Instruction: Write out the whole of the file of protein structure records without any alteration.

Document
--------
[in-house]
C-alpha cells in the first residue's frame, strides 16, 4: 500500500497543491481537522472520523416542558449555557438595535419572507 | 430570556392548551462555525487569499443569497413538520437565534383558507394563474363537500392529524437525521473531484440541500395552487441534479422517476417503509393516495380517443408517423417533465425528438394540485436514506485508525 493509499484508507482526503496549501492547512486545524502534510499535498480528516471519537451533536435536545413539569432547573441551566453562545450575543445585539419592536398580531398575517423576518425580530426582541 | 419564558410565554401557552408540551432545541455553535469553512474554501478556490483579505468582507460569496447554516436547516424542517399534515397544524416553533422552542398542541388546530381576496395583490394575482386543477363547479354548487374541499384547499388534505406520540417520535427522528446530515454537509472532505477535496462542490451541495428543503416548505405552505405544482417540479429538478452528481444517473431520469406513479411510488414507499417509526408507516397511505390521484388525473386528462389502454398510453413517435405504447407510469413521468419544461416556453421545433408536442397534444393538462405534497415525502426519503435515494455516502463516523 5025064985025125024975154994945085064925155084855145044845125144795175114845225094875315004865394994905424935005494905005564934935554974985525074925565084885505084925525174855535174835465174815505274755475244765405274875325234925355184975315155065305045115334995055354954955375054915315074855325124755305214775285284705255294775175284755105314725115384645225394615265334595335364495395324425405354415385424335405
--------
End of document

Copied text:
[in-house]
C-alpha cells in the first residue's frame, strides 16, 4: 500500500497543491481537522472520523416542558449555557438595535419572507 | 430570556392548551462555525487569499443569497413538520437565534383558507394563474363537500392529524437525521473531484440541500395552487441534479422517476417503509393516495380517443408517423417533465425528438394540485436514506485508525 493509499484508507482526503496549501492547512486545524502534510499535498480528516471519537451533536435536545413539569432547573441551566453562545450575543445585539419592536398580531398575517423576518425580530426582541 | 419564558410565554401557552408540551432545541455553535469553512474554501478556490483579505468582507460569496447554516436547516424542517399534515397544524416553533422552542398542541388546530381576496395583490394575482386543477363547479354548487374541499384547499388534505406520540417520535427522528446530515454537509472532505477535496462542490451541495428543503416548505405552505405544482417540479429538478452528481444517473431520469406513479411510488414507499417509526408507516397511505390521484388525473386528462389502454398510453413517435405504447407510469413521468419544461416556453421545433408536442397534444393538462405534497415525502426519503435515494455516502463516523 5025064985025125024975154994945085064925155084855145044845125144795175114845225094875315004865394994905424935005494905005564934935554974985525074925565084885505084925525174855535174835465174815505274755475244765405274875325234925355184975315155065305045115334995055354954955375054915315074855325124755305214775285284705255294775175284755105314725115384645225394615265334595335364495395324425405354415385424335405